Even before Covid shut things down, I was rethinking “church.” Time spent with our small group felt like I had “been to church” much more than my time in a Sunday service.
For most of my life, my Christian beliefs fit into a nice, neat box with a bow on top. It was simple: We are sinners (true), Jesus provided forgiveness (true), and we need to accept Jesus as Savior, then do good things while waiting to go to heaven (kinda true?)
Yet, slowly, over time, I realized Christianity felt like a flannelgraph story. My neatly organized “beliefs box” began to seem too small for God, incomplete and, dare I say, uncompelling, convoluted, and confusing. I had (and still have) more questions than answers.
Am I allowed to confess those things out loud??
Around 2015, the equivalent of an earthquake shook my belief system. To be honest, almost everything I had believed came up for questioning. The one stone that remained standing in the rubble was Jesus. I had walked away from Him in my early 20s and that only led to deeper emptiness. I found no other to follow so I turned back towards him. He remains my King Jesus.
It has been over a year since we attended church in person. Mid-March, 2020, our church stopped meeting due to Covid. We continued to watch our local gathering on TV and additionally began watching Church of England or my friend’s Anglican service.
My heart has been craving a change in how I worshipped on Sunday…something more liturgical…something that didn’t culminate with the sermon.
The Anglican service culminates in Eucharist (communion) which felt refreshing.
My husband and I would share communion at home at the end of a TV service. Though special, we both longed to attend a liturgical service and kneel at the railing to receive the bread and the cup.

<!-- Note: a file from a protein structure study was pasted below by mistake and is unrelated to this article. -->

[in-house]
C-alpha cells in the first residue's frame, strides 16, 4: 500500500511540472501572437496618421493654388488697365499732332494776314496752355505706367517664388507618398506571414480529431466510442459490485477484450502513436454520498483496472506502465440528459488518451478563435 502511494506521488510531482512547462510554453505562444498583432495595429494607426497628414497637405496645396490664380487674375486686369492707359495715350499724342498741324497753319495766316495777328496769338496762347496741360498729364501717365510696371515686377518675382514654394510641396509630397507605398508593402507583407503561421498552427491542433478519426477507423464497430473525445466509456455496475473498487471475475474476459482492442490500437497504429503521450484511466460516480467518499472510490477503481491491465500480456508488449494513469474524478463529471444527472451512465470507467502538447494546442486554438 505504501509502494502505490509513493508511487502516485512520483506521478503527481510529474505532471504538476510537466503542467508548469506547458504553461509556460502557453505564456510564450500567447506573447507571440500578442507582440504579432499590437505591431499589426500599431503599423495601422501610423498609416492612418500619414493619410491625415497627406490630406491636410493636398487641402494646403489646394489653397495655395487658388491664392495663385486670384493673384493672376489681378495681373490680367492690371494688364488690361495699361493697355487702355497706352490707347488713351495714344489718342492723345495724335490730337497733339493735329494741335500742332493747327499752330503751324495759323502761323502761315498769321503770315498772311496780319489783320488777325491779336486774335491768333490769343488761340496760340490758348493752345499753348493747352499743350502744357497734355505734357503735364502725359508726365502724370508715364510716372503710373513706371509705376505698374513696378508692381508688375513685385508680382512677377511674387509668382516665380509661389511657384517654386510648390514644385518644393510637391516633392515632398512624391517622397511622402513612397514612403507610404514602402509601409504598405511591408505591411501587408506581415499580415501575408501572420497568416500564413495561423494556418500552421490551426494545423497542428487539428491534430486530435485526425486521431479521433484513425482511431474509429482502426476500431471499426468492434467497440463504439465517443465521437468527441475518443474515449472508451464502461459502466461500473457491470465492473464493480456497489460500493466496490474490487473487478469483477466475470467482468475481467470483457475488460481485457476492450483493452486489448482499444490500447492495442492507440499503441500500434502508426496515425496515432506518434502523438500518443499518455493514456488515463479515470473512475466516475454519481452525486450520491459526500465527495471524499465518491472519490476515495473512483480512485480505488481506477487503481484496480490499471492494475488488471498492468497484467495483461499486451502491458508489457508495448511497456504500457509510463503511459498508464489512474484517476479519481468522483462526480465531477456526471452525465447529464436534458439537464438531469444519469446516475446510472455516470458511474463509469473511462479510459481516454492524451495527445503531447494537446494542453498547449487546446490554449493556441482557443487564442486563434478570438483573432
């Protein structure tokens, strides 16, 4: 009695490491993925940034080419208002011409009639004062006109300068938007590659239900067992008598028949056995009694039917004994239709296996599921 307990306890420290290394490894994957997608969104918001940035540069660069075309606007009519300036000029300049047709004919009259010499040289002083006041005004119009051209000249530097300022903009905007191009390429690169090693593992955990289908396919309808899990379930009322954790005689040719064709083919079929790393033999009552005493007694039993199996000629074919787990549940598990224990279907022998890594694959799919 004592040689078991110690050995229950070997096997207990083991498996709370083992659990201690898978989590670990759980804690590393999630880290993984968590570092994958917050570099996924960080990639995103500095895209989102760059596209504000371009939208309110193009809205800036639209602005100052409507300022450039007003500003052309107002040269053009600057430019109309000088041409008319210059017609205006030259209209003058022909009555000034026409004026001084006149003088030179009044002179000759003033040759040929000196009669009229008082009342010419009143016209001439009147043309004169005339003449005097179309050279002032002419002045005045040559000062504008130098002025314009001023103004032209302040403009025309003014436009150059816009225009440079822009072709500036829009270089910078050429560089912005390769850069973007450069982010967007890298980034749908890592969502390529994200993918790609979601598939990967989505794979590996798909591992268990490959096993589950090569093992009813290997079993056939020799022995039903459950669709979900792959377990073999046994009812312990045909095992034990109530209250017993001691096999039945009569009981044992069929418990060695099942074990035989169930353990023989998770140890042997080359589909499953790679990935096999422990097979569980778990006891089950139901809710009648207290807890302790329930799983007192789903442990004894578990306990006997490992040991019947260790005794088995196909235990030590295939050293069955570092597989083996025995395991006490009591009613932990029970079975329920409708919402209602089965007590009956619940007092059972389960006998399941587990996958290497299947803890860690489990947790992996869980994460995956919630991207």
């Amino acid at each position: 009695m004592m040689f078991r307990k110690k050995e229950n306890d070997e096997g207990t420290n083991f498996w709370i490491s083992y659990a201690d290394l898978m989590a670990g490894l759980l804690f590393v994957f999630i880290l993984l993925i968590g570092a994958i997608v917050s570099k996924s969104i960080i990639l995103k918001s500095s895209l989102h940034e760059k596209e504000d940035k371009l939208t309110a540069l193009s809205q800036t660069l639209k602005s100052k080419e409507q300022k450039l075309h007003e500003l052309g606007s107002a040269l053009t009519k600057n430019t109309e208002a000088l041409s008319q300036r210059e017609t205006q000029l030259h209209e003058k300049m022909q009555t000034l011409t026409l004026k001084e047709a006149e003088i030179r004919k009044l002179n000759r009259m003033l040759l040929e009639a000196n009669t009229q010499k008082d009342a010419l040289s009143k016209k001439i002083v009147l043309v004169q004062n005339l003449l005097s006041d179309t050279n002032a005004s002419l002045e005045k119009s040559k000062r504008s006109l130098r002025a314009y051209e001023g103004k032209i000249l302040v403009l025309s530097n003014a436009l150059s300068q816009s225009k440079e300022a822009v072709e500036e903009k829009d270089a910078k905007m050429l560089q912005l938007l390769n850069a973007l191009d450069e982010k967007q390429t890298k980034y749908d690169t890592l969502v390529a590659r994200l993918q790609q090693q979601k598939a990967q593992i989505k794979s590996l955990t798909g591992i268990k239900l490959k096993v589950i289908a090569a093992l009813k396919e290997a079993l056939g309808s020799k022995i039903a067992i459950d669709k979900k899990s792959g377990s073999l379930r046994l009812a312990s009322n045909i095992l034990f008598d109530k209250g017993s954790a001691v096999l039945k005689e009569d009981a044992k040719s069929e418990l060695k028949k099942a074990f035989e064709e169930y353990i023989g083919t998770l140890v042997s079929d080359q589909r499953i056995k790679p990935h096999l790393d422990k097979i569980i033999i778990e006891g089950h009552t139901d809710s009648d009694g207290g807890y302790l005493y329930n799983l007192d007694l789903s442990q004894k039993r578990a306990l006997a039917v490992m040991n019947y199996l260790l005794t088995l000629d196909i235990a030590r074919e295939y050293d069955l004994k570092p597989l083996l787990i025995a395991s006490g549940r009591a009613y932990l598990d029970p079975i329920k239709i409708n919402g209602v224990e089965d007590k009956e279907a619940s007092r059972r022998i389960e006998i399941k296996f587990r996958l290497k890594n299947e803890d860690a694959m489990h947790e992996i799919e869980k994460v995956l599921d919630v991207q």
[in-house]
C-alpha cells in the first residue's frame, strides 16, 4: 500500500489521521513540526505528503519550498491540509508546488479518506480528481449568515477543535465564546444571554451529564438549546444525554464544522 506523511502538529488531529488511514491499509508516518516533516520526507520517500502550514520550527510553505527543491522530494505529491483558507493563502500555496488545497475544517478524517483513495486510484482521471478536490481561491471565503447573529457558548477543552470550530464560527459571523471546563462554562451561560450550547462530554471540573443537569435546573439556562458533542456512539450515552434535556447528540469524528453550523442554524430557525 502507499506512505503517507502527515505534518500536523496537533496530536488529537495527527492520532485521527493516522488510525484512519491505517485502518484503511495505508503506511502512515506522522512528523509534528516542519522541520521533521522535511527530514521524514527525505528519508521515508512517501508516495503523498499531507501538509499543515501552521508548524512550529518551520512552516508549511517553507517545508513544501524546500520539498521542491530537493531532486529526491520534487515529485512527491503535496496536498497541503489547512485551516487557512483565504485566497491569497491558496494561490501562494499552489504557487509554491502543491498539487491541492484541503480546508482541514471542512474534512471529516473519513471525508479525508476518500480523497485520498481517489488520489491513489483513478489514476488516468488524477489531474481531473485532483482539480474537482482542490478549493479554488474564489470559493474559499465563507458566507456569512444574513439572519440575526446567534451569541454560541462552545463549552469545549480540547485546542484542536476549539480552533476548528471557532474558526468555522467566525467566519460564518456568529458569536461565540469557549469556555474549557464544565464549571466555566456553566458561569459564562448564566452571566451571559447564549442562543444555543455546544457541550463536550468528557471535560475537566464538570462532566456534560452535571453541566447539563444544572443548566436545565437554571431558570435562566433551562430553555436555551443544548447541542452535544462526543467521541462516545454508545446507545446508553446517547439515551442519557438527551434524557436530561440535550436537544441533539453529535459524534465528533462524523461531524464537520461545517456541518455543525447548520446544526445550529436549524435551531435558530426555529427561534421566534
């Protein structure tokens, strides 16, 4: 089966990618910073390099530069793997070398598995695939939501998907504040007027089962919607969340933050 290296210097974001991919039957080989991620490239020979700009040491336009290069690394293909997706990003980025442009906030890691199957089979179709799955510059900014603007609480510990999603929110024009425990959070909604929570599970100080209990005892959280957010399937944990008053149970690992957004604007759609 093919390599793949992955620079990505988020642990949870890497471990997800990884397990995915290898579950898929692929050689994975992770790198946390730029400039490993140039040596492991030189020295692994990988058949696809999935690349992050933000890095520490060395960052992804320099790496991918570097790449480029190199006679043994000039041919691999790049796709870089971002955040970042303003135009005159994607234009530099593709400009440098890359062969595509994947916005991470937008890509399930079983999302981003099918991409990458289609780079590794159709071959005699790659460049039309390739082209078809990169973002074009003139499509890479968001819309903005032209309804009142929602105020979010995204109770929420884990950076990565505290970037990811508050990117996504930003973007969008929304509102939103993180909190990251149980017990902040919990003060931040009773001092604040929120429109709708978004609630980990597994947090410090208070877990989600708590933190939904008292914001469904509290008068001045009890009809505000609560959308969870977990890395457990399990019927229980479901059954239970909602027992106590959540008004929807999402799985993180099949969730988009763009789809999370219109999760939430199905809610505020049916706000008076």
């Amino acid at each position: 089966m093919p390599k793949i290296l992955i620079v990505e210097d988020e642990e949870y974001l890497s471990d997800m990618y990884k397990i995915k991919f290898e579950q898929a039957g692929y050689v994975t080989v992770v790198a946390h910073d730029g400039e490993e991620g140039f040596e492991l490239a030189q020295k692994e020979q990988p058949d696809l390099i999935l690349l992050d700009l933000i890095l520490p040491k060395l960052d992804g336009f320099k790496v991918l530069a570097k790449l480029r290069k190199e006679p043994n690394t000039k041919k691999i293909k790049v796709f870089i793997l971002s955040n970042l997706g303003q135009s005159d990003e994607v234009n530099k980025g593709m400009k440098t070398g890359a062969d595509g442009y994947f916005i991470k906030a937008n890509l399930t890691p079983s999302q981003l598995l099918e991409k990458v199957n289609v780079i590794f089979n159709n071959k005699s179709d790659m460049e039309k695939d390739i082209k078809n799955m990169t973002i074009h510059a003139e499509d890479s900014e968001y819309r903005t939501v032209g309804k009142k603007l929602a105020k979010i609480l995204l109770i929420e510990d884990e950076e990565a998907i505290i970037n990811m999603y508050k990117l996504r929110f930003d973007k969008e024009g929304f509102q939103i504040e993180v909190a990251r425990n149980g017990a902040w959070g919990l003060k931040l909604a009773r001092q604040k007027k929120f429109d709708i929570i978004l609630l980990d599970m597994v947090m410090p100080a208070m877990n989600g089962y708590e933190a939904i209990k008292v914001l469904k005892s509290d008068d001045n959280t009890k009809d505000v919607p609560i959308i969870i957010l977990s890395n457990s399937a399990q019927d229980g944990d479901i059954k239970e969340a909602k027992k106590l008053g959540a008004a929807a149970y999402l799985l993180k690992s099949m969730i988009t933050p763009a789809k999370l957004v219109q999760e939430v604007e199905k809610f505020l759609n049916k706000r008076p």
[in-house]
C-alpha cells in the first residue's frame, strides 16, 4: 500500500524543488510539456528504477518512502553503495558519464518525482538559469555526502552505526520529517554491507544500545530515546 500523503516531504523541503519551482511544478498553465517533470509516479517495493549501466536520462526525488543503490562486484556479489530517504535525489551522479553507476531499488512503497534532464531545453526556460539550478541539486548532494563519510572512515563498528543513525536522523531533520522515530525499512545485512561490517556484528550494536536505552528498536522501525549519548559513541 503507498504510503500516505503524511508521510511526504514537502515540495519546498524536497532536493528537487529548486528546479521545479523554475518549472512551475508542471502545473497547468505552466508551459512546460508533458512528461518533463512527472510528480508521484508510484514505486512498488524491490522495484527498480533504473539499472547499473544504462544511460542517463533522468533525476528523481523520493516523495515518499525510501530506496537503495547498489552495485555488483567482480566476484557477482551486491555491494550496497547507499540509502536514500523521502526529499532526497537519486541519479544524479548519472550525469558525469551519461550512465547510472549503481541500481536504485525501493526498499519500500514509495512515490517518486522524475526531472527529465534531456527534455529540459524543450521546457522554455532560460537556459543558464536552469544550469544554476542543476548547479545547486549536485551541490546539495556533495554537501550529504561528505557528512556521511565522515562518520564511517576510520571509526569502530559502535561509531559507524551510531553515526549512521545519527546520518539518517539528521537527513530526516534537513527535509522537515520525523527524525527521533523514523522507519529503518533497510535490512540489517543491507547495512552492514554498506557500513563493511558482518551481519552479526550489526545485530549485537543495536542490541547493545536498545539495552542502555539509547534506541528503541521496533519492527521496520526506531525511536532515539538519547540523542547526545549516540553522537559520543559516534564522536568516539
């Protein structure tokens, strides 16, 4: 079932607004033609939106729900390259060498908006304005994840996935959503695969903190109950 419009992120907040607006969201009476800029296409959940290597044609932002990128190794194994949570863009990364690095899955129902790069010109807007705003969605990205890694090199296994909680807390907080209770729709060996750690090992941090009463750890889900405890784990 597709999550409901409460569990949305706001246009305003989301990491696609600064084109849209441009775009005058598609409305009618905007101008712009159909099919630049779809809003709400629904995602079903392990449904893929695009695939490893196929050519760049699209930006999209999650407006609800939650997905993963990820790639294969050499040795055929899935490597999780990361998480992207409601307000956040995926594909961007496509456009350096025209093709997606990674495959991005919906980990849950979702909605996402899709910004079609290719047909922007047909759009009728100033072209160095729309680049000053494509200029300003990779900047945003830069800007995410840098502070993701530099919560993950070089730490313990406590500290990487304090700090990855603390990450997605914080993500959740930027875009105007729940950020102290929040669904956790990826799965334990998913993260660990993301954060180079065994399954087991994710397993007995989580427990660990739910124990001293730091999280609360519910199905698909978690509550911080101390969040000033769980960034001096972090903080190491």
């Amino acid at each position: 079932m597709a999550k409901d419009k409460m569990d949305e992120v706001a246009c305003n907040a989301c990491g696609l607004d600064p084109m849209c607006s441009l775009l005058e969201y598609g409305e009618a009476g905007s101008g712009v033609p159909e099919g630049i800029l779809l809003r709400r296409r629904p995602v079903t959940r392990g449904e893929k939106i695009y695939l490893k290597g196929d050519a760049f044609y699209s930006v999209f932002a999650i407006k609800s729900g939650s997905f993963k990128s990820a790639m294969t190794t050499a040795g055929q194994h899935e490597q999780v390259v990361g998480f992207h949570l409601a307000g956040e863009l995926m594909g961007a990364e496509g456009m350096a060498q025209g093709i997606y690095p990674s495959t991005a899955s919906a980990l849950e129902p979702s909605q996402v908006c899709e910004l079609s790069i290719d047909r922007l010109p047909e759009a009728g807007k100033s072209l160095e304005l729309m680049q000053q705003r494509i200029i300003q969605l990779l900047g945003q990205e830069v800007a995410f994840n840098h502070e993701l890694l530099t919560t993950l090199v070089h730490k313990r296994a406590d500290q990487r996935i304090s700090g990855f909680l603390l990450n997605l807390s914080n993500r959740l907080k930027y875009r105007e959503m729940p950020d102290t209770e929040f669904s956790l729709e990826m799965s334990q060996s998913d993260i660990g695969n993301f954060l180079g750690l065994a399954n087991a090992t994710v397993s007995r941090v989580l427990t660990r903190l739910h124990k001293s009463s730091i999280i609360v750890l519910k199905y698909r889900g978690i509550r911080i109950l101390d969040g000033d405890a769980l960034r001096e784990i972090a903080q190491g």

Last week, Gregg saw that Christ Episcopal Church was going to offer the cup. We both agreed that we wanted to go. We really stepped outside our comfort zone and enjoyed their breakfast before the service. As we ate, I was aware of feeling nervous.
Honestly, I was not aware of any inner desire or pull to be back in a physical church service. Did I miss worshipping “in a church” more than I realized? I wondered how I would respond.
Entering the sanctuary, we chose to sit toward the back. It was good to be there. Good to kneel in prayer, good to recite the Nicene Creed, and hear other foundations of our faith. But there was no spine-tingling experience at being “back at church.”
We watched as people ahead of us took communion. Some drank from the cup. Most took the wine by in tincture (dipping their wafer into the cup.)
Yes, we are vaccinated. Yes, Covid is on the rise in Jacksonville again. Yes, it felt risky. Yet I KNEW that I wanted to drink from the cup since it was being offered.
It was our turn for our pew to go forward to receive communion. We knelt at the rail, waiting with hearts and hands open to receive.
I love looking at the priest as I receive the bread, so I looked up when he came to me. The light from the stained glass put a glow above his head. He put the bread in my hands saying, “The Body of Christ, the bread of heaven. Feed on Him in your heart by faith.” Suddenly, tears began to fall. I didn’t see that coming.
When the cup came and “The Blood of Christ, the cup of salvation,” was spoken, the tears were flowing more. I drank, then continued to kneel for another few seconds to just cry. I cried walking back to our seats. I cried through the short conclusion of the service.
Gregg expressed his feelings, saying, “It felt like breaking a long fast.” I’m not able to pinpoint what I felt. I just know that receiving communion was a deeply moving experience.
Postscript: Within a week or so of our communion experience, the Delta variant of Covid was rampant. The common cup was no longer being offered. I’m so thankful for that tiny open window.